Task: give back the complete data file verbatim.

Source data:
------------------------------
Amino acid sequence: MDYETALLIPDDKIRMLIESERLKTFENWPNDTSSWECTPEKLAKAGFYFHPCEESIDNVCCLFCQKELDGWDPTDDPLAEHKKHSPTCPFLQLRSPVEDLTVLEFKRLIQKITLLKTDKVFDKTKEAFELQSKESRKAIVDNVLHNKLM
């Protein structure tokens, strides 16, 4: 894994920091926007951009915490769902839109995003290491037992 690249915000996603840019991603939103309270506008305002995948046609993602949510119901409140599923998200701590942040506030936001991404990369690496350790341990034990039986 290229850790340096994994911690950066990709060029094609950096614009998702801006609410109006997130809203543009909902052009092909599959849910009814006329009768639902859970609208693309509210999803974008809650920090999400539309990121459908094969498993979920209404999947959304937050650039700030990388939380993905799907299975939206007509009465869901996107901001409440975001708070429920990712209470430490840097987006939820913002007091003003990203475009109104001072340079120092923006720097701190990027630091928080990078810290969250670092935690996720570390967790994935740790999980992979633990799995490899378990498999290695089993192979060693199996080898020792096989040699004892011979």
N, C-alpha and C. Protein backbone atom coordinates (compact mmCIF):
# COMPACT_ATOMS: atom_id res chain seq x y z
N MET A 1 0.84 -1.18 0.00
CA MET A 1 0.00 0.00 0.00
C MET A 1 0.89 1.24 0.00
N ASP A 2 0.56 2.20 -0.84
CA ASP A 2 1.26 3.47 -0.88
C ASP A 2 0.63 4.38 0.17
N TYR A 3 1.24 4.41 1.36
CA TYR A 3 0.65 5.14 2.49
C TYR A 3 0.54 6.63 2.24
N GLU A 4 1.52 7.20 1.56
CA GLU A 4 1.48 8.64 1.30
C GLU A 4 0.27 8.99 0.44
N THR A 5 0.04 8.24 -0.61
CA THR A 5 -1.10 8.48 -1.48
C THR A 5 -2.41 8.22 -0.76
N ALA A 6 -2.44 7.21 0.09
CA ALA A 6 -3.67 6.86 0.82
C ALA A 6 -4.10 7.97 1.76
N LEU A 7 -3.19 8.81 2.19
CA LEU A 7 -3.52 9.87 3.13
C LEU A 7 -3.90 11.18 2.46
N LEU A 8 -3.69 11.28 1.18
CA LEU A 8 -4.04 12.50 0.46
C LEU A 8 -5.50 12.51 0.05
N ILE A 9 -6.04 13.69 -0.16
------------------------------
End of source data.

Amino acid sequence: MDYETALLIPDDKIRMLIESERLKTFENWPNDTSSWECTPEKLAKAGFYFHPCEESIDNVCCLFCQKELDGWDPTDDPLAEHKKHSPTCPFLQLRSPVEDLTVLEFKRLIQKITLLKTDKVFDKTKEAFELQSKESRKAIVDNVLHNKLM
């Protein structure tokens, strides 16, 4: 894994920091926007951009915490769902839109995003290491037992 690249915000996603840019991603939103309270506008305002995948046609993602949510119901409140599923998200701590942040506030936001991404990369690496350790341990034990039986 290229850790340096994994911690950066990709060029094609950096614009998702801006609410109006997130809203543009909902052009092909599959849910009814006329009768639902859970609208693309509210999803974008809650920090999400539309990121459908094969498993979920209404999947959304937050650039700030990388939380993905799907299975939206007509009465869901996107901001409440975001708070429920990712209470430490840097987006939820913002007091003003990203475009109104001072340079120092923006720097701190990027630091928080990078810290969250670092935690996720570390967790994935740790999980992979633990799995490899378990498999290695089993192979060693199996080898020792096989040699004892011979």
N, C-alpha and C. Protein backbone atom coordinates (compact mmCIF):
# COMPACT_ATOMS: atom_id res chain seq x y z
N MET A 1 0.84 -1.18 0.00
CA MET A 1 0.00 0.00 0.00
C MET A 1 0.89 1.24 0.00
N ASP A 2 0.56 2.20 -0.84
CA ASP A 2 1.26 3.47 -0.88
C ASP A 2 0.63 4.38 0.17
N TYR A 3 1.24 4.41 1.36
CA TYR A 3 0.65 5.14 2.49
C TYR A 3 0.54 6.63 2.24
N GLU A 4 1.52 7.20 1.56
CA GLU A 4 1.48 8.64 1.30
C GLU A 4 0.27 8.99 0.44
N THR A 5 0.04 8.24 -0.61
CA THR A 5 -1.10 8.48 -1.48
C THR A 5 -2.41 8.22 -0.76
N ALA A 6 -2.44 7.21 0.09
CA ALA A 6 -3.67 6.86 0.82
C ALA A 6 -4.10 7.97 1.76
N LEU A 7 -3.19 8.81 2.19
CA LEU A 7 -3.52 9.87 3.13
C LEU A 7 -3.90 11.18 2.46
N LEU A 8 -3.69 11.28 1.18
CA LEU A 8 -4.04 12.50 0.46
C LEU A 8 -5.50 12.51 0.05
N ILE A 9 -6.04 13.69 -0.16